To continue its advocacy efforts, IN-MHEWS organized the Second Multi-Hazard Early Warning Conference (MHEWC-II) on 13 and 14 May 2019 as a pre-event to the sixth session of the Global Platform for Disaster Risk Reduction (GP2019), which took place from 15 to 17 May in Geneva, Switzerland. MHEWC-II was held at the Headquarters of the World Meteorological Organization (WMO) in Geneva and was aligned with the guiding principles of the GP2019, building on the momentum created by the "First Multi-Hazard Early Warning Conference (MHEWC-I): Saving Lives, Reducing Losses" in 2017.

 

Participants of the Second Multi-Hazard Early Warning Conference (MHEWC-II). Image: WMO.

As part of its activities, IN-MHEWS organized MHEWC-I as a pre-event of the fifth fession of the Global Platform for Disaster Risk Reduction in 2017 (GP2017). That conference, held in Cancún, Mexico, on 22 and 23 May 2017, brought together more than 450 experts and stakeholders to take stock of recent advances in multi-hazard early warning systems. The key outcome is the publication "Multi-Hazard Early Warning Systems: A Checklist".

Previous early warning conferences

In 1998, 2003 and 2006, three international conferences on early warning took place (apart from other, hazard- and region-specific conferences and symposia on early warning). The German Federal Foreign Office organized the First International Conference on Early Warning (EWC '98) in Potsdam, Germany in collaboration with the Helmholtz Centre Potsdam GFZ German Research Centre for Geosciences. This Conference produced a round-up of existing systems and structures in the fields of early warning and disaster reduction with a focus was on research and science. The Second International Conference on Early Warning (EWC-II) in Bonn, Germany, in 2003 focused on the integration of early warning into policy and decision making and demonstrated the importance of regular and intensive exchange between science and policy for effective early warning. The major objectives of the Third International Conference on Early Warning (EWC-III) in Bonn, Germany, in 2006 were to showcase innovative early warning projects for potential financial support and implementation; to identify unused potential in early warning; and to facilitate multi-disciplinary scientific debate on latest practices and research. EWC-III centred around the theme “from concept to action” and was an initiative of the German Government in response to the devastating Indian Ocean Tsunami in December 2004 to underscore the urgent need to develop early warning systems worldwide. Conference delegates were presented with key recommendations from the Global Survey of Early Warning Systems, a report requested by the United Nations Secretary-General at the time, Kofi Annan. This Survey stressed the importance of filling gaps and improving early warning capabilities worldwide, with a focus on people-centred systems. A key outcome of the EWC-III was the publication Developing Early Warning Systems: A Checklist.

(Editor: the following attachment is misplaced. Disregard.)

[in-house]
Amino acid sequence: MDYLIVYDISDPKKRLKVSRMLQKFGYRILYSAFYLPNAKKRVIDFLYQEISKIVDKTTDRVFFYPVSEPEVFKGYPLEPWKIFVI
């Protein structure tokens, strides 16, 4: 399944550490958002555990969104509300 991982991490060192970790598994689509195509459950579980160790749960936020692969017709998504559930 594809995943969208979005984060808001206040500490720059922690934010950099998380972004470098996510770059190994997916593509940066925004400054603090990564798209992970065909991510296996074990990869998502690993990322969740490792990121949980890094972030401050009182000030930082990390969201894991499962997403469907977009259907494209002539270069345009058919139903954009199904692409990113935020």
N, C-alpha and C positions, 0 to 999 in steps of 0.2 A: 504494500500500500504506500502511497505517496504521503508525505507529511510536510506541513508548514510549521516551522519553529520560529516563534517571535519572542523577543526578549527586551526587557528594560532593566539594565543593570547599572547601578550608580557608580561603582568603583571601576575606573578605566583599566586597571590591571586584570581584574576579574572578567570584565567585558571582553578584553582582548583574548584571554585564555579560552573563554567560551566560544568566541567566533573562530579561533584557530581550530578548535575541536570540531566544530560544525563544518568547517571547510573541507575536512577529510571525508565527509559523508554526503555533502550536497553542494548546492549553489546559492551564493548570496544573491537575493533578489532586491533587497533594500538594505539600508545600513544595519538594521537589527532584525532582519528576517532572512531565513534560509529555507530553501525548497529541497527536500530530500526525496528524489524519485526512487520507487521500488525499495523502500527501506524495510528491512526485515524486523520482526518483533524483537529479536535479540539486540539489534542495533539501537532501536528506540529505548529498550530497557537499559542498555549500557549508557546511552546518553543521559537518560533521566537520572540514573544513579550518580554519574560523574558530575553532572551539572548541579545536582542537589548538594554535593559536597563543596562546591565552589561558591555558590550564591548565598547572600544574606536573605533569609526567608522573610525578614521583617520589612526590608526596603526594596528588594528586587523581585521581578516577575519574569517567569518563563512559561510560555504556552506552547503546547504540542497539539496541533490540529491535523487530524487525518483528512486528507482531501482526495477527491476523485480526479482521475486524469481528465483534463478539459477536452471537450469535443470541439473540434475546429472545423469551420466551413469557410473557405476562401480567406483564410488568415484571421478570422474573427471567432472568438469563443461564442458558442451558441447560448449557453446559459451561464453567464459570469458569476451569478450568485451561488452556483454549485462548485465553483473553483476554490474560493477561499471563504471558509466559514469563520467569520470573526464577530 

IN-MHEWS steering committee

FAO, IAEA, IOC-UNESCO, ITU, UNDP, UNESCAP, UNESCO, UNDRR, UNITAR/UNOSAT, UNOOSA/UN-SPIDER, WFP, WHO, WMO, CREWS, World Bank/GFDRR, EU (EC/JRC), IFRC/Red Cross Red Crescent Climate Centre, ISC/IRDR. In 2018/19, the committee is co-chaired by UNOOSA/UN-SPIDER and WMO.